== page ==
Magistrate Mark Ngegba Sentences Guinean Citizen Over $425,000 Scam

Pademba Road Magistrate’s Court No. 1, Freetown, 1st December 2022: Principal Magistrate, His Worship Magistrate Mark Ngegbahas today sentenced Tenin Madeleine Mansare, a Guinean business woman, for Obtaining Money by False Pretences contrary to Section 32 (1) of the Larceny Act,1916.

It is alleged that on dates between 8th September 2021 and 29th November 2021, Accused Tenin obtained the sum of Four Hundred and Twenty-five Thousand United State Dollars (USD 425,000), equivalent to Four Million Seven Hundred and Thirty-two Thousand Three Hundred and Seventy-five New Leones (NLe 4,732,375) by falsely pretending that she will supply Fifteen Thousand metric tons of cement to Star Light Company, represented by Ewdeebak Bhurani.

On arraignment and when the charge was read out and explained to her, the accused pleaded not guilty to the offence.

Read the full Judgment delivered by Magistrate Mark Ngegba:

C/S 1717/2022





THE INSPECTOR-GENERAL                             COMPLAINANT





  1. The accused, Tenin Madeleine Mansare is charged with the offence of Obtaining Money by False Pretences contrary to Section 32 (1) of the Larceny Act 1916.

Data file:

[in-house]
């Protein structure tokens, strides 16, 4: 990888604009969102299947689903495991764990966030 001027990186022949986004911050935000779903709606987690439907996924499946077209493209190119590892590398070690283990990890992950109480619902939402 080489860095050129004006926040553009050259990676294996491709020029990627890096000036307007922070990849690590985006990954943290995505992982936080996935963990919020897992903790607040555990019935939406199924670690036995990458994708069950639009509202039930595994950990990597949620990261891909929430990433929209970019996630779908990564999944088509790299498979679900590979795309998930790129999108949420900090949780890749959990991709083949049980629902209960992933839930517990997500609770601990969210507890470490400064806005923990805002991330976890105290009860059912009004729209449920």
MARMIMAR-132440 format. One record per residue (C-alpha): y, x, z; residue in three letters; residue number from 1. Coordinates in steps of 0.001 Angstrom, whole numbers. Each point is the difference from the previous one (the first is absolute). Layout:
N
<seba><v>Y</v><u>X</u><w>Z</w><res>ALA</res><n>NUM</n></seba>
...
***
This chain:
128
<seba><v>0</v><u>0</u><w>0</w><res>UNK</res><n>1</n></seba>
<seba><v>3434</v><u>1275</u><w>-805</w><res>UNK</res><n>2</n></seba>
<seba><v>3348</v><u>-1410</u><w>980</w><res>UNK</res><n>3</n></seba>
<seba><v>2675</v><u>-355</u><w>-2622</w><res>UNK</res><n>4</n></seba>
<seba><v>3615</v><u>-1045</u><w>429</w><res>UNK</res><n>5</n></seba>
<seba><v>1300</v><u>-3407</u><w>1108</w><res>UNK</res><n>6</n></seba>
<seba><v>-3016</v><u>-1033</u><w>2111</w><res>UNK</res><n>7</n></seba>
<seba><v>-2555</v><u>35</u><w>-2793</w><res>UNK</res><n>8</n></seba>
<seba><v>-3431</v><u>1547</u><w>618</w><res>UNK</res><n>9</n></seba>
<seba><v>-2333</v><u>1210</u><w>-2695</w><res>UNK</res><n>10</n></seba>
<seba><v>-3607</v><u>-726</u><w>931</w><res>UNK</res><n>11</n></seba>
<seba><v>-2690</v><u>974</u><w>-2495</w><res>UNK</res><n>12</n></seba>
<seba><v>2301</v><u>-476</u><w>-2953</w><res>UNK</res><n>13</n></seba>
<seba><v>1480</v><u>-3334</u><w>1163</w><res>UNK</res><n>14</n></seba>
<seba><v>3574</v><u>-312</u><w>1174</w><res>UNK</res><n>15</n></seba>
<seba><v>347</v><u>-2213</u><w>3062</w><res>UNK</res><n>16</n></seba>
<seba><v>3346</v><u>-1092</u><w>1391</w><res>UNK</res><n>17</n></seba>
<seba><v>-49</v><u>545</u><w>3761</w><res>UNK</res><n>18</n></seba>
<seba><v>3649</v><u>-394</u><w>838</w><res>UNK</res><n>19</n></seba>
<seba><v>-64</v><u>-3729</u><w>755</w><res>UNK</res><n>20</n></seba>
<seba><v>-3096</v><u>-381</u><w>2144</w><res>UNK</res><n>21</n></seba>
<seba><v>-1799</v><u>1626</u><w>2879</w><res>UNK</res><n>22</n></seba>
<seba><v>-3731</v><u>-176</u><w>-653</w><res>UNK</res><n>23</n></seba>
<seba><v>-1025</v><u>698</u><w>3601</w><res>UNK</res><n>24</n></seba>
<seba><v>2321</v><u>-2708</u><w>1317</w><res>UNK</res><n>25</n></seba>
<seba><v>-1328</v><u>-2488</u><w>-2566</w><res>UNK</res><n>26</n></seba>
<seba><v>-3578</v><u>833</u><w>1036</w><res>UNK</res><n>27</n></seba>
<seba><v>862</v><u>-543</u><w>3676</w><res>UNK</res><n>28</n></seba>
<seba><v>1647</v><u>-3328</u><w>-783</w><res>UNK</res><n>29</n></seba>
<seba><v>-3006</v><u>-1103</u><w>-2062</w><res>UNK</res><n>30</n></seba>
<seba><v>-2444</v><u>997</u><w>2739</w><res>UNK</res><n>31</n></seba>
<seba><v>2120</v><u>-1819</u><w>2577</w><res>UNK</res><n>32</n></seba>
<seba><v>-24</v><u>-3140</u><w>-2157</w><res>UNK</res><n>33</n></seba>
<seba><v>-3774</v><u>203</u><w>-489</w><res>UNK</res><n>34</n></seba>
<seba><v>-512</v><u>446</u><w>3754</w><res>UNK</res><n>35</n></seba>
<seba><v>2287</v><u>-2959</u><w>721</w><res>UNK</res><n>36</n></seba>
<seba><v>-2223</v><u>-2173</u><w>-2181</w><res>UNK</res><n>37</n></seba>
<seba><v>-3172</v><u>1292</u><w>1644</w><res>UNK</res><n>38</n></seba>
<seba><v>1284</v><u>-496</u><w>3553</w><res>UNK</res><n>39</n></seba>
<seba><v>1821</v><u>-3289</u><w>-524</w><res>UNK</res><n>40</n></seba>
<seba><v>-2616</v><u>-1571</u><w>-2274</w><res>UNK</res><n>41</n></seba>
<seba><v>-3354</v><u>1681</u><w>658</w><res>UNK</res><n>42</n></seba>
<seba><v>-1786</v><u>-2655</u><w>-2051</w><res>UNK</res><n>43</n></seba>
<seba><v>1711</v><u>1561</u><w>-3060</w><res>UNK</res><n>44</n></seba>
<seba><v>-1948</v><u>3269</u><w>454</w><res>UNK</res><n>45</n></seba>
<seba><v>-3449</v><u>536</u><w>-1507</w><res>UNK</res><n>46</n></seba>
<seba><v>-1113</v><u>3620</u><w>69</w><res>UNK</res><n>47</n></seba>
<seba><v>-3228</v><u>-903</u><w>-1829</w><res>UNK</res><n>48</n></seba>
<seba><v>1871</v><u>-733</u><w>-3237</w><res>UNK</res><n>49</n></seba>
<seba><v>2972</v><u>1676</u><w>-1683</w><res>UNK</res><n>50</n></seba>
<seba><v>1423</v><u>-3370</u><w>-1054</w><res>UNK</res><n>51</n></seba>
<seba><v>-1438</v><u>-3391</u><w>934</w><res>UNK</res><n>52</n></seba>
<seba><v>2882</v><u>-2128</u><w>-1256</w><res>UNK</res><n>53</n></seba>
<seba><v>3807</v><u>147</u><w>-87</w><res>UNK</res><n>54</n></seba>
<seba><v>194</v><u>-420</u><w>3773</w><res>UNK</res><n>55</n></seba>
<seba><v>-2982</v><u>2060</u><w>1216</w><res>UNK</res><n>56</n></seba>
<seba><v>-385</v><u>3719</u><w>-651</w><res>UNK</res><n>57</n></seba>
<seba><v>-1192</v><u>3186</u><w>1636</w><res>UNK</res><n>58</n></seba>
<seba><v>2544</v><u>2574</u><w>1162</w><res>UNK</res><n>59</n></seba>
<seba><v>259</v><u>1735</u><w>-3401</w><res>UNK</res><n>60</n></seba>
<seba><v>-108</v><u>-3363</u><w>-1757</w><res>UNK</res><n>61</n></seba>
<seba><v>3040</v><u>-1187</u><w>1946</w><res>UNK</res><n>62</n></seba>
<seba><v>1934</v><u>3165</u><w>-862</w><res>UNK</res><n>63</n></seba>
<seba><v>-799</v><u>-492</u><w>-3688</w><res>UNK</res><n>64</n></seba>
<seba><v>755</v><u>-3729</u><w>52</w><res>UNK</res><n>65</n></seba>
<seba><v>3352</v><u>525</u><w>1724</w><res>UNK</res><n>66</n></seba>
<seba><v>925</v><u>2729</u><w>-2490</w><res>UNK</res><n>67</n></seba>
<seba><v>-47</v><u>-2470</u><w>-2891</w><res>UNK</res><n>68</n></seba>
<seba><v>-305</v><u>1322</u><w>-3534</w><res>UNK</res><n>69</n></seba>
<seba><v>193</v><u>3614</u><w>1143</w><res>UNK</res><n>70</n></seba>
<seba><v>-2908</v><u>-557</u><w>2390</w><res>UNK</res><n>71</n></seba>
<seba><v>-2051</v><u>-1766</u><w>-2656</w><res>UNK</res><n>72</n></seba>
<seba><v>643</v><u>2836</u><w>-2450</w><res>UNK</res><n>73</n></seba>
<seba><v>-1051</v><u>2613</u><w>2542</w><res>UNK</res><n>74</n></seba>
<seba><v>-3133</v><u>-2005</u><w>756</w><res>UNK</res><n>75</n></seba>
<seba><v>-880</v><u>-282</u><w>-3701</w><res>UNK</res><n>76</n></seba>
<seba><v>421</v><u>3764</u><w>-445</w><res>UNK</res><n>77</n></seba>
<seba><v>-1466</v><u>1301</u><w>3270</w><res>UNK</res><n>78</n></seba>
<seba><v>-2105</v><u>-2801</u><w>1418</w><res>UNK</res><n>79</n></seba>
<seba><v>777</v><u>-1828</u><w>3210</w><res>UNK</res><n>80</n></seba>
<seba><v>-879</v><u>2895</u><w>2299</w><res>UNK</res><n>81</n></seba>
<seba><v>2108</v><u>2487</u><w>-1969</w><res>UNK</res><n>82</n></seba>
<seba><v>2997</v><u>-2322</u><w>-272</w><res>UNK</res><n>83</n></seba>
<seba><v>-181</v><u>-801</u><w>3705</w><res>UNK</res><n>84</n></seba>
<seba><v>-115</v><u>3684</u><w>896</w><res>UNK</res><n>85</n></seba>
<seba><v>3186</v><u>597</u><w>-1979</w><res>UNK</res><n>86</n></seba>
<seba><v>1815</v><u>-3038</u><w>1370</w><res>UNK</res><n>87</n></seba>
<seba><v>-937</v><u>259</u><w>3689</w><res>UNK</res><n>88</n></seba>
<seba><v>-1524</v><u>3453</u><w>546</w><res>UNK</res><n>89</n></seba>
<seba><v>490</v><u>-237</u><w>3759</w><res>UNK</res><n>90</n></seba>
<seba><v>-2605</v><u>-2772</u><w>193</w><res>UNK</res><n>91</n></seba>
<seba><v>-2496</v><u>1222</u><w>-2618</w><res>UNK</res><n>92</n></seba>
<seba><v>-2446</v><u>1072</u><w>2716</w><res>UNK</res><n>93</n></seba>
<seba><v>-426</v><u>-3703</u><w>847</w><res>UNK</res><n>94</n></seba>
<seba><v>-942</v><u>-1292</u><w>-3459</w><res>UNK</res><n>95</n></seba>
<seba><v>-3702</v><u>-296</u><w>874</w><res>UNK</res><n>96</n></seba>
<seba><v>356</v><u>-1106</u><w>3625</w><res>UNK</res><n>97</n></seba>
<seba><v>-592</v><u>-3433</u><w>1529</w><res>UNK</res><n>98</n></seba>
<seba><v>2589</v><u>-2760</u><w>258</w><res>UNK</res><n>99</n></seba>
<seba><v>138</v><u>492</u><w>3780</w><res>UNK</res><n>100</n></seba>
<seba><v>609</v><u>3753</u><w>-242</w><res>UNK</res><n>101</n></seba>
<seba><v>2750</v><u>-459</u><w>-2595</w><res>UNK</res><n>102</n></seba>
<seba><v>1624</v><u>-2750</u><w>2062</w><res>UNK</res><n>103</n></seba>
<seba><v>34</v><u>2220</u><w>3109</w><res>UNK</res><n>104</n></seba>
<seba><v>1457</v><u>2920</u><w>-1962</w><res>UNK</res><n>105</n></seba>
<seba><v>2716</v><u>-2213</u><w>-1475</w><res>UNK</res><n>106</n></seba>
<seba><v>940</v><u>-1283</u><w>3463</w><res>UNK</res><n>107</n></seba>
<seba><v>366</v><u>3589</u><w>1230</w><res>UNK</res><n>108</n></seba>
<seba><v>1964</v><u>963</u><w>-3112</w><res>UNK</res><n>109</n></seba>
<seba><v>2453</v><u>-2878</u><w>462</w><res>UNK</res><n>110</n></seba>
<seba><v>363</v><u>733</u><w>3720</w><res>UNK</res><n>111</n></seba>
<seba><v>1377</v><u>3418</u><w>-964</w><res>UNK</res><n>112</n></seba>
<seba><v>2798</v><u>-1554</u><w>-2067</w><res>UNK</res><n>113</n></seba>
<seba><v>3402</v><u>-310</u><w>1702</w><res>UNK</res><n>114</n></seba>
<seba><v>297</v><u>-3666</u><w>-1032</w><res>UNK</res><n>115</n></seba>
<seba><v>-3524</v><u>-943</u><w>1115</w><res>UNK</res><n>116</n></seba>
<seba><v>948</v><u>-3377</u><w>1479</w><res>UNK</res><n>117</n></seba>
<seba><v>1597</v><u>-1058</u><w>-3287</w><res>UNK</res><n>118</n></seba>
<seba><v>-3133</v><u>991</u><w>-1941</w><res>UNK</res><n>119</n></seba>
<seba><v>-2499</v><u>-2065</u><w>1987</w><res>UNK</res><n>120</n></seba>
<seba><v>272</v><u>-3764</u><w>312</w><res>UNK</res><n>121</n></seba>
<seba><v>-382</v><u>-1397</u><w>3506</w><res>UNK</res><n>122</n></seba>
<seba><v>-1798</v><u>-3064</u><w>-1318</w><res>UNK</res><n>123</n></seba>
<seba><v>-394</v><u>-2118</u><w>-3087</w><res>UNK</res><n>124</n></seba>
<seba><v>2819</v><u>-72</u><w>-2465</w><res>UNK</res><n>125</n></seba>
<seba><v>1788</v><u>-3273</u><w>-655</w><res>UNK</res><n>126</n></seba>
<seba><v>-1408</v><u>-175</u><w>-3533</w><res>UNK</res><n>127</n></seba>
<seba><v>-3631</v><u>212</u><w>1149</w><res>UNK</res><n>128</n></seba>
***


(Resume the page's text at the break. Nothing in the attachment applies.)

2. It is alleged that on dates between 8th September 2021 and 29th November 2021, the accused obtained the sum of Four Hundred and Twenty-five Thousand United State Dollars (USD 425,000), equivalent to Four Million Seven Hundred and Thirty-two Thousand Three Hundred and Seventy-five New Leones (Nle 4,732,375) by falsely pretending that she will supply Fifteen Thousand metric tons of cement to Star Light Company, represented by Ewdeebak Bhurani.
  3. On arraignment and when the charge was read out and explained to her, the accused pleaded not guilty to the offence.
  4. I remind myself before proceeding any further that the prosecution had the responsibility to prove beyond reasonable doubt that the offence alleged was committed by the accused and that any such doubt arising from the facts must be held for the benefit of the accused. This means that the prosecution must prove every element of the offence to secure the conviction of the accused.
  5. Three prosecution witnesses testified on oath and were each cross-examined by the defence.
  6. I have summarized the evidence presented by the prosecution as contained in the court records as follows: